Common Cyber Insurance Objections

By now, you may have spoken to your clients about their cyber exposures and perhaps even presented a quote for coverage. But they still aren't convinced. To help you explain their cyber exposure and the value of cyber insurance as a form of protection, we've put together some of the most common client objections along with key talking points to help you respond in handling each. 




“We don't need cyber insurance. We invest in IT security...”


You're still likely exposed.
Not only are cyber threats continually evolving to bypass the latest security measures, but even large corporates who spend vast amounts on cybersecurity still routinely get hit. 

People are still the weakest link in an organization's IT security chain. Approximately three quarters of the cyber claims we deal with involve some kind of easily-preventable human error.  

Theft of funds, ransomware, extortion and non-malicious data breaches usually start with a human error or oversight such as leaving a laptop on a train or clicking on a phishing link, which then allows cybercriminals to access your systems from the inside. 

Cyber insurance is a cost-effective way to not only get access to risk management tools like phishing-focused employee training programs, but also to cover the financial loss if someone makes a mistake. 

“We outsource all of our IT, so we don't have an exposure...”


Unfortunately, using a third party for IT doesn't eliminate your exposure. 

If you outsource your data storage to a third party and that third party is breached, you will still likely be responsible for notifying affected individuals and dealing with subsequent regulatory actions.

What's more, many businesses rely on third parties for business-critical operations, and should those providers experience a system failure, it could have a catastrophic effect on your ability to trade, resulting in a business interruption loss.

Most third-party technology service providers have standard terms of service that limit their liability in the event that a breach or system outage causes financial harm to one of their clients. 

“We don't collect any sensitive data, so we don't need cyber insurance...”


Two of the most common sources of cyber claims aren't related to privacy at all - funds transfer fraud is often carried out by criminals using fraudulent emails to divert the transfer of funds from a legitimate account to their own, while ransomware can cripple any organization by freezing or damaging business-critical computer systems.

Neither of these types of incidents would be considered a data breach, but both can lead to severe financial damage and are insurable under a cyber policy.

Any business that uses technology to operate will have a range of other cyber exposures which a cyber policy can address. 

“Cyber attacks only affect big business. We're too small to be a target...”


Although cyber attacks affecting large organizations are most often in the news, over half of all cyber attacks are aimed at small businesses.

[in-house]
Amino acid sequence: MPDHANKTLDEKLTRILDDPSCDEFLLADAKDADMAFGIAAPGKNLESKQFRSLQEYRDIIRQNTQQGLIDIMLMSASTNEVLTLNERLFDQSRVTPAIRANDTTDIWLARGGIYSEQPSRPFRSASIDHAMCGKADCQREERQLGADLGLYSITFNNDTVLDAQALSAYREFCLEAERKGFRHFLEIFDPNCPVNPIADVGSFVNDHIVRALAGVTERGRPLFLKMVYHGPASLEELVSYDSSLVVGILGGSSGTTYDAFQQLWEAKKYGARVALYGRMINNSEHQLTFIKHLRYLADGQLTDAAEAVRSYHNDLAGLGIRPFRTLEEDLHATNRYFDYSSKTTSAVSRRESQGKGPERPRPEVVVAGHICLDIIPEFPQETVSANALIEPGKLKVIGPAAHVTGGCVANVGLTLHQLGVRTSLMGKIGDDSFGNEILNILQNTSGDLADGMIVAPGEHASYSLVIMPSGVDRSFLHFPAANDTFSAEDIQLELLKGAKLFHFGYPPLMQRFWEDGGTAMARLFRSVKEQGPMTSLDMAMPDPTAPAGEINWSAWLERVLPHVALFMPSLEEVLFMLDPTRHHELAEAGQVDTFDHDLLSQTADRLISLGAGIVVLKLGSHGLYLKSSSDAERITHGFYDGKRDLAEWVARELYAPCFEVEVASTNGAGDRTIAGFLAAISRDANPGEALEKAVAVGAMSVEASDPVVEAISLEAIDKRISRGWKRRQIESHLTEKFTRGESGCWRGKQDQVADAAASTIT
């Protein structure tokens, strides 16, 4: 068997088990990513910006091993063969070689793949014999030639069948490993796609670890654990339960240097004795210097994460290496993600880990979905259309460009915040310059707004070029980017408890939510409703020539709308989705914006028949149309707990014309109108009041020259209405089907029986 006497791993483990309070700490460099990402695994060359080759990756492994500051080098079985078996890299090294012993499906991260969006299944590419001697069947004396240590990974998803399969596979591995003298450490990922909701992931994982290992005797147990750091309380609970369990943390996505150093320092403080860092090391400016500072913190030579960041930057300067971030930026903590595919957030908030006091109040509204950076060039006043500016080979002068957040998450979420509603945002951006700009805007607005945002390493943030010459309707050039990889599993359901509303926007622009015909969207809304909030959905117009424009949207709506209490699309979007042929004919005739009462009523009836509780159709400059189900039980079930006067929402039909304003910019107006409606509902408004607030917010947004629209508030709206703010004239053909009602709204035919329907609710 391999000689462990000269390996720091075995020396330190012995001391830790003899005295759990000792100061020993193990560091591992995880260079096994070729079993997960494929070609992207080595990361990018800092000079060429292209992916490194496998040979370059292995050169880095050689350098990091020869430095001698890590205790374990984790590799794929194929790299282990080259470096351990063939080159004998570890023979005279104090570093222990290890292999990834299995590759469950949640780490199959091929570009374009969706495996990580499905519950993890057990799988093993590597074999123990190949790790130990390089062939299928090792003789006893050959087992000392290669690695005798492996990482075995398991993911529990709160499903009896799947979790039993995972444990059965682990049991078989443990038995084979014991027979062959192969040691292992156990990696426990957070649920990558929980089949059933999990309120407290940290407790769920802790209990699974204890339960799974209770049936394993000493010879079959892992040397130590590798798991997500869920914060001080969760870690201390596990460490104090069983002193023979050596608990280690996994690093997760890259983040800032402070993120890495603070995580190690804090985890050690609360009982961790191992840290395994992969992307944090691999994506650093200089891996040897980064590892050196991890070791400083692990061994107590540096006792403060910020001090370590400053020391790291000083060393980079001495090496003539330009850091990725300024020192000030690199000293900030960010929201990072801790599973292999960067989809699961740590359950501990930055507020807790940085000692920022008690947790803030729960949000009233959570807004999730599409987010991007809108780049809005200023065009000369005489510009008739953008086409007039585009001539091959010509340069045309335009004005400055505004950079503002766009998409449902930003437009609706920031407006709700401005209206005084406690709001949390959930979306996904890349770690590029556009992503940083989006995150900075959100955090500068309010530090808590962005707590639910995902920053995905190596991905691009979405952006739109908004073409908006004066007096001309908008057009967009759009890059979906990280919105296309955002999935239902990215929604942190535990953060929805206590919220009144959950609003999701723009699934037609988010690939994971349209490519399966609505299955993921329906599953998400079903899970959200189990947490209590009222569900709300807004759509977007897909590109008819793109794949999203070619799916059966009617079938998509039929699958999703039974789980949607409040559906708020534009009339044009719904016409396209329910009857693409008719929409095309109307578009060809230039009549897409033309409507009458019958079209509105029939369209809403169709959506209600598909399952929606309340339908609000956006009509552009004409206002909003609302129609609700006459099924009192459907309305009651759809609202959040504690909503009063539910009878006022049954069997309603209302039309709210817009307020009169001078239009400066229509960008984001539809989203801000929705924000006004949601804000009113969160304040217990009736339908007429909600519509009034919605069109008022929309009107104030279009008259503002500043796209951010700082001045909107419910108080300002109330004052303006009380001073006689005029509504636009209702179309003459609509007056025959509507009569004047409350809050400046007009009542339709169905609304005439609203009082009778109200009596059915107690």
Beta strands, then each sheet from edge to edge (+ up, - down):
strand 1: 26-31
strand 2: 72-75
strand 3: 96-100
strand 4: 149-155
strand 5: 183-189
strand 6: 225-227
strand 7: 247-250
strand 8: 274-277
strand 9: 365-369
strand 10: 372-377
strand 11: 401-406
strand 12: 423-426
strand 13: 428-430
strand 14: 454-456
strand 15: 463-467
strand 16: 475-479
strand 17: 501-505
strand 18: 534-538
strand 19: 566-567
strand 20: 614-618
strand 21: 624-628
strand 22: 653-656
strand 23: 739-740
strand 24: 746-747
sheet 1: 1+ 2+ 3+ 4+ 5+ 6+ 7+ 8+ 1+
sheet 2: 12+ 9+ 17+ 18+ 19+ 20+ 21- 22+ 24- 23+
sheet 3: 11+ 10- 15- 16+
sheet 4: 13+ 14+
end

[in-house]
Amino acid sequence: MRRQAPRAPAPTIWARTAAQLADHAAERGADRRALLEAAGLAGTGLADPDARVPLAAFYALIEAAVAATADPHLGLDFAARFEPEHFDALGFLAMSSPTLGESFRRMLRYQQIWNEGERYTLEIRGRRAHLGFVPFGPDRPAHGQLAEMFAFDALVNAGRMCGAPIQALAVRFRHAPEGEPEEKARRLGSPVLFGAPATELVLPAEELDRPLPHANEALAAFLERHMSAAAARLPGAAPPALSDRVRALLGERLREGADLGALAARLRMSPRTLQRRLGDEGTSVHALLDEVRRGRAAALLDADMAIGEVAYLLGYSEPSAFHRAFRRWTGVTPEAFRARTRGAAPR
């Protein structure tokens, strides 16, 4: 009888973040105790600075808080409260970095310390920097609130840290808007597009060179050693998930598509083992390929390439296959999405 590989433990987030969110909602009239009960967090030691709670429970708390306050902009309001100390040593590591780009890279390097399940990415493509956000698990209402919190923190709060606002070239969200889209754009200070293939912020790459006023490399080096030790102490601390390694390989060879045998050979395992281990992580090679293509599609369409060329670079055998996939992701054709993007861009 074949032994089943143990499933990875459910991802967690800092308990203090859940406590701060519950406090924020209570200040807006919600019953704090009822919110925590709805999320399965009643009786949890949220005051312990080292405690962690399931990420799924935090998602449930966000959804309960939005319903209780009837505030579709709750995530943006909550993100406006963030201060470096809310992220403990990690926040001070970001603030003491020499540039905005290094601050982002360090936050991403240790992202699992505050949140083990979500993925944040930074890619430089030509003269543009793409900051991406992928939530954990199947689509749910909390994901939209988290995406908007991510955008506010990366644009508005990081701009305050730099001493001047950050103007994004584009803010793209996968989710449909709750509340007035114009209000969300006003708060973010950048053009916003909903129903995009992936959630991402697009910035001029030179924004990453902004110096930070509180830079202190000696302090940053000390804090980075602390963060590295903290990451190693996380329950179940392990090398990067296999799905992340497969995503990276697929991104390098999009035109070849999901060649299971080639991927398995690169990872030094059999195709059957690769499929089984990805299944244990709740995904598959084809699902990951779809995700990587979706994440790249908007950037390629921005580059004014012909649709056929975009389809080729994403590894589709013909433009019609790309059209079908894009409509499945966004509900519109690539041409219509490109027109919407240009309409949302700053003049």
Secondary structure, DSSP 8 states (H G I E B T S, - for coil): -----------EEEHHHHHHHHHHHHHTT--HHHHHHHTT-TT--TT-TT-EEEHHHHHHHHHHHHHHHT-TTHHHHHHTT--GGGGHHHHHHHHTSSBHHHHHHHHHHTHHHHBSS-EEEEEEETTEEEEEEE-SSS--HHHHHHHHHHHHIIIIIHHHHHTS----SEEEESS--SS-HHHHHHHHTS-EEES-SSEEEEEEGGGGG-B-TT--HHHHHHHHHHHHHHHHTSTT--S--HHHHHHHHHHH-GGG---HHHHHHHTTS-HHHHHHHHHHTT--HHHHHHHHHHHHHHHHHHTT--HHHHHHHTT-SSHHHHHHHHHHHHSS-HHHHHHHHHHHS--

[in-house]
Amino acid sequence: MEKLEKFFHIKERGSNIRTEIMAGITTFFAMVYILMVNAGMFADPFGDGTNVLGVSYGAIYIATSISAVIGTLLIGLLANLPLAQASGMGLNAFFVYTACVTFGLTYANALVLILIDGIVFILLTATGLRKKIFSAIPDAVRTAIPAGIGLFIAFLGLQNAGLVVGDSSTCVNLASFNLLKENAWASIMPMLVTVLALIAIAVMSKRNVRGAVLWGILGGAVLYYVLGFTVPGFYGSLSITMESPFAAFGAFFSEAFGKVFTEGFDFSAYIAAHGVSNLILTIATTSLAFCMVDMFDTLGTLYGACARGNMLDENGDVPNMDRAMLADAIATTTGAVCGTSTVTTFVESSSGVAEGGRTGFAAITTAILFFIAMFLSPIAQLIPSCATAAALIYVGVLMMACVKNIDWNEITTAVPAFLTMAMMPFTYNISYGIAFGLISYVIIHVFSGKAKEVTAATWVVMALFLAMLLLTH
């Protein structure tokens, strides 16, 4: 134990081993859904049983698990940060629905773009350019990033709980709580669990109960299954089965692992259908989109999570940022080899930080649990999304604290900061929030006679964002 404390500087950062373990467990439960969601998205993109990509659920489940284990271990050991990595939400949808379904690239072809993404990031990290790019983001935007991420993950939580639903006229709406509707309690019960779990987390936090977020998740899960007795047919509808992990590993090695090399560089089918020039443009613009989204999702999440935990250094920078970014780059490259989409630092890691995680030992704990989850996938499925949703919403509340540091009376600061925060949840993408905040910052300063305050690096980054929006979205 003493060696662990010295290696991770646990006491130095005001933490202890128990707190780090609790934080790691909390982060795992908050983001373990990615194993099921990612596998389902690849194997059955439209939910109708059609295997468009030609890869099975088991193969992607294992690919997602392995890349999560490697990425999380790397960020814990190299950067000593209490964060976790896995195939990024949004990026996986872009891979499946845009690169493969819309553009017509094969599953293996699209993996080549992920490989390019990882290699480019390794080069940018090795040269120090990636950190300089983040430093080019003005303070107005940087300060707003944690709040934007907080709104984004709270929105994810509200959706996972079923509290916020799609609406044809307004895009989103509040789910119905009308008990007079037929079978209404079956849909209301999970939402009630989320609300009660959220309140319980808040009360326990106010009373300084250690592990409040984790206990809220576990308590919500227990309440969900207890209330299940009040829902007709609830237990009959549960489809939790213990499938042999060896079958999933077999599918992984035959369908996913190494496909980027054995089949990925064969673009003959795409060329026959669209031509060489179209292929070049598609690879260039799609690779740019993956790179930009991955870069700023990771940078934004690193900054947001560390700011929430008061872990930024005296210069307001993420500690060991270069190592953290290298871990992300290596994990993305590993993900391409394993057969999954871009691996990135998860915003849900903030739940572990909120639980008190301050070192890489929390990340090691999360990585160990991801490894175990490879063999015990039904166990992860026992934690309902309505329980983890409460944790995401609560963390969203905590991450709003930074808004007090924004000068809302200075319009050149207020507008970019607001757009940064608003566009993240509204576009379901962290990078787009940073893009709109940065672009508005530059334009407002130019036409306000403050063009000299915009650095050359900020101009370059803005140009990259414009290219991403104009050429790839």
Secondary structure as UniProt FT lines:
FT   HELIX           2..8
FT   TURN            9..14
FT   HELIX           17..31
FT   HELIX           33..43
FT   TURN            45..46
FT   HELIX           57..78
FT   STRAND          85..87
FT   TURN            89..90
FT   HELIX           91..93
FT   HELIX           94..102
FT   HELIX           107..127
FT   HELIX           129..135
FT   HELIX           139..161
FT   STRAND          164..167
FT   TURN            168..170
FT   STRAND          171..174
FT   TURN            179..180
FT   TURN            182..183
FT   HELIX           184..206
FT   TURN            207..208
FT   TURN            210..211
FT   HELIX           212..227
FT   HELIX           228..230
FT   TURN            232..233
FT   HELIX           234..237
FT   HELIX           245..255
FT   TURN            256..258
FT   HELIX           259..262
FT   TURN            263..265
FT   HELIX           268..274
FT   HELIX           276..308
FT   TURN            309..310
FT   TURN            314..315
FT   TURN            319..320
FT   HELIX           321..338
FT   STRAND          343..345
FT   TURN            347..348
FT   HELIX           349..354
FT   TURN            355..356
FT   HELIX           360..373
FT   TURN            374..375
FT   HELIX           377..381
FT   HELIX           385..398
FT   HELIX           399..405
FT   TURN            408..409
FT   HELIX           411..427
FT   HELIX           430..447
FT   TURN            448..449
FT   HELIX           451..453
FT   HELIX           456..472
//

This trend is continuing to rise. In 2018, attacks on small and medium-sized businesses rose by a staggering 424%.

Cybercriminals see smaller organizations as low-hanging fruit because they often lack the resources necessary to invest in IT security or provide cyber security training.

Cyber insurance is a great solution for smaller organizations because not only does it cover the growing number of cyber attacks on these businesses, but it gives you instant access to a number of technical and legal experts needed following a cyber event, but who you might not have in-house. 

“Cyber is already covered by other lines of insurance...”


Cyber cover in traditional lines of insurance often falls very short of the cover found in a standalone cyber policy. While there may be elements of cyber cover existing within traditional insurance policies, it tends to be only partial cover at best.

Property policies were designed to cover your bricks and mortar, not your digital assets; crime policies rarely cover social engineering scams - a huge source of financial losses for businesses of all sizes - without onerous terms and conditions; and professional liability policies generally don't cover the first party costs associated with responding to a cyber event. 

A standalone cyber policy is designed to cover the gaps left by traditional insurance policies, and importantly, comes with access to expert cyber claims handlers who are trained to get your business back on track with minimum disruption and financial impact.

“Cyber insurance is too expensive...”


Cybercrime rates are quickly overtaking traditional crime rates
, making cyber risk one of the most pressing business issues of today.

For the sizable losses you could be face with - often in the hundreds of thousands - from stolen funds, lost revenue or considerable clean up costs, it is worth the extra insurance spend.

Cyber insurance gives you instant access to a wide range of technical specialists who are experts at helping businesses quickly recover from cyber events. Policies also come with a range of free cybersecurity tools that you might spend hundreds or thousands on implementing yourself. 

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